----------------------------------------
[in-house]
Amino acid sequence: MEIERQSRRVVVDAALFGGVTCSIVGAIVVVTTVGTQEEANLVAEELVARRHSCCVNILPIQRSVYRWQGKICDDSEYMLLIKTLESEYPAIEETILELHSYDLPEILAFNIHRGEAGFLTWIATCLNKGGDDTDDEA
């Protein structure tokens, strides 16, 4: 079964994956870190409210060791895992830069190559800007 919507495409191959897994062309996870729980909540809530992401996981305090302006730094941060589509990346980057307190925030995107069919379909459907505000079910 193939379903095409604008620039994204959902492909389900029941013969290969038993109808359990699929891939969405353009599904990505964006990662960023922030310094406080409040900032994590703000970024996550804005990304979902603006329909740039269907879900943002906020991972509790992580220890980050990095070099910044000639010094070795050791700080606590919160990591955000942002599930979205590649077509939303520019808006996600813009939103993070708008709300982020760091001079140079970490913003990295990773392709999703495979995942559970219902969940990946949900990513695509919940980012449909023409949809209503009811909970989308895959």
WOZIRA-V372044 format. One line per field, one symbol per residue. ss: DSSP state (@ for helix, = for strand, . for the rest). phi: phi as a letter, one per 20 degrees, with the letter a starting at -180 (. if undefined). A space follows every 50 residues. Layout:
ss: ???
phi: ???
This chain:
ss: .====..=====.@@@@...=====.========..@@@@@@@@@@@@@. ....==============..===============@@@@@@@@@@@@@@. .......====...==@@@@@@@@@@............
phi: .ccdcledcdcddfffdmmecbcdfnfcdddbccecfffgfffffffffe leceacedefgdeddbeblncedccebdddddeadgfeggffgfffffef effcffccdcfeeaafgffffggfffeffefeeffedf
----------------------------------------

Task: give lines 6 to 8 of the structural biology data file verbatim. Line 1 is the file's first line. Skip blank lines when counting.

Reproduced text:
phi: ???
This chain:
ss: .====..=====.@@@@...=====.========..@@@@@@@@@@@@@. ....==============..===============@@@@@@@@@@@@@@. .......====...==@@@@@@@@@@............